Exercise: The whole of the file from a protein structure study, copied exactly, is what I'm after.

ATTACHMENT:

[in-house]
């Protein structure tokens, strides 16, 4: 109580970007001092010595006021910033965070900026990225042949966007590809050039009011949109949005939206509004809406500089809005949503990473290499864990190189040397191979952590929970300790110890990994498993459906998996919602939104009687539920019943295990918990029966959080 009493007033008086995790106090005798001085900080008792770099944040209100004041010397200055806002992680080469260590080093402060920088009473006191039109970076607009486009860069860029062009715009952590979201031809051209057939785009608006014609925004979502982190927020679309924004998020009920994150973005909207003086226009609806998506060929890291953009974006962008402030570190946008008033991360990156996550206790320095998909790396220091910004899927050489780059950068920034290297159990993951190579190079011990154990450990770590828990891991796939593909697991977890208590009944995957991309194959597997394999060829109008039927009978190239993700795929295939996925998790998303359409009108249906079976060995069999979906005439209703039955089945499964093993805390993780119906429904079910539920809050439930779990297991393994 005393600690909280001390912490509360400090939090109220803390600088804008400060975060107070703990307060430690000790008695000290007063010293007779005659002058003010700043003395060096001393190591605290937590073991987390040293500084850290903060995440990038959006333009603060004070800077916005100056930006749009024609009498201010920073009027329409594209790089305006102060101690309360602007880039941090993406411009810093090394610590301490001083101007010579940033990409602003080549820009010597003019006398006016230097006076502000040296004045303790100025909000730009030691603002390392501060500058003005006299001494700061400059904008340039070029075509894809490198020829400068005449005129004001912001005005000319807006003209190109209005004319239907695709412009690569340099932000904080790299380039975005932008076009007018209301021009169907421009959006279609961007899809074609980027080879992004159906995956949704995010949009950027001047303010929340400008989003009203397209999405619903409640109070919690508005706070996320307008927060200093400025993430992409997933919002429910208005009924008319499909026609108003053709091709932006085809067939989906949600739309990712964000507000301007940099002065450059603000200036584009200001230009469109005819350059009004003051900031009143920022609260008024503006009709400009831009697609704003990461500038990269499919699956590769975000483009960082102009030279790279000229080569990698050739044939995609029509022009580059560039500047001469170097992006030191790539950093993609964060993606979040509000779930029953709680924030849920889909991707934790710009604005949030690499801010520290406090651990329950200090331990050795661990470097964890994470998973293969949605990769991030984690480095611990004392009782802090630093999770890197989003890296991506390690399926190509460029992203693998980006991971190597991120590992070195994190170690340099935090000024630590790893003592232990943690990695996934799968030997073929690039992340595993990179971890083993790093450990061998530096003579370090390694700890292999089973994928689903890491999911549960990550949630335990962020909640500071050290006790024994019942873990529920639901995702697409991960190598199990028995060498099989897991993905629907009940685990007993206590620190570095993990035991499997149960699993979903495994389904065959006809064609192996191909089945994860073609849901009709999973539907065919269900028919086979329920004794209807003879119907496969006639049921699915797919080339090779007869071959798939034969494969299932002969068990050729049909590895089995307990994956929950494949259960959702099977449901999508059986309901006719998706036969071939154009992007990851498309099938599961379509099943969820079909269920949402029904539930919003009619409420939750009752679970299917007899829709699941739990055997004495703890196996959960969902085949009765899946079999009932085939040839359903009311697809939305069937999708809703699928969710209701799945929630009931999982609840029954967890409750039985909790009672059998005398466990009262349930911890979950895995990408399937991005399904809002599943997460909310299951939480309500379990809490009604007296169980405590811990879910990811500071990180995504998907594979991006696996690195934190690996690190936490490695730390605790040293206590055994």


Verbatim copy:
[in-house]
């Protein structure tokens, strides 16, 4: 109580970007001092010595006021910033965070900026990225042949966007590809050039009011949109949005939206509004809406500089809005949503990473290499864990190189040397191979952590929970300790110890990994498993459906998996919602939104009687539920019943295990918990029966959080 009493007033008086995790106090005798001085900080008792770099944040209100004041010397200055806002992680080469260590080093402060920088009473006191039109970076607009486009860069860029062009715009952590979201031809051209057939785009608006014609925004979502982190927020679309924004998020009920994150973005909207003086226009609806998506060929890291953009974006962008402030570190946008008033991360990156996550206790320095998909790396220091910004899927050489780059950068920034290297159990993951190579190079011990154990450990770590828990891991796939593909697991977890208590009944995957991309194959597997394999060829109008039927009978190239993700795929295939996925998790998303359409009108249906079976060995069999979906005439209703039955089945499964093993805390993780119906429904079910539920809050439930779990297991393994 005393600690909280001390912490509360400090939090109220803390600088804008400060975060107070703990307060430690000790008695000290007063010293007779005659002058003010700043003395060096001393190591605290937590073991987390040293500084850290903060995440990038959006333009603060004070800077916005100056930006749009024609009498201010920073009027329409594209790089305006102060101690309360602007880039941090993406411009810093090394610590301490001083101007010579940033990409602003080549820009010597003019006398006016230097006076502000040296004045303790100025909000730009030691603002390392501060500058003005006299001494700061400059904008340039070029075509894809490198020829400068005449005129004001912001005005000319807006003209190109209005004319239907695709412009690569340099932000904080790299380039975005932008076009007018209301021009169907421009959006279609961007899809074609980027080879992004159906995956949704995010949009950027001047303010929340400008989003009203397209999405619903409640109070919690508005706070996320307008927060200093400025993430992409997933919002429910208005009924008319499909026609108003053709091709932006085809067939989906949600739309990712964000507000301007940099002065450059603000200036584009200001230009469109005819350059009004003051900031009143920022609260008024503006009709400009831009697609704003990461500038990269499919699956590769975000483009960082102009030279790279000229080569990698050739044939995609029509022009580059560039500047001469170097992006030191790539950093993609964060993606979040509000779930029953709680924030849920889909991707934790710009604005949030690499801010520290406090651990329950200090331990050795661990470097964890994470998973293969949605990769991030984690480095611990004392009782802090630093999770890197989003890296991506390690399926190509460029992203693998980006991971190597991120590992070195994190170690340099935090000024630590790893003592232990943690990695996934799968030997073929690039992340595993990179971890083993790093450990061998530096003579370090390694700890292999089973994928689903890491999911549960990550949630335990962020909640500071050290006790024994019942873990529920639901995702697409991960190598199990028995060498099989897991993905629907009940685990007993206590620190570095993990035991499997149960699993979903495994389904065959006809064609192996191909089945994860073609849901009709999973539907065919269900028919086979329920004794209807003879119907496969006639049921699915797919080339090779007869071959798939034969494969299932002969068990050729049909590895089995307990994956929950494949259960959702099977449901999508059986309901006719998706036969071939154009992007990851498309099938599961379509099943969820079909269920949402029904539930919003009619409420939750009752679970299917007899829709699941739990055997004495703890196996959960969902085949009765899946079999009932085939040839359903009311697809939305069937999708809703699928969710209701799945929630009931999982609840029954967890409750039985909790009672059998005398466990009262349930911890979950895995990408399937991005399904809002599943997460909310299951939480309500379990809490009604007296169980405590811990879910990811500071990180995504998907594979991006696996690195934190690996690190936490490695730390605790040293206590055994």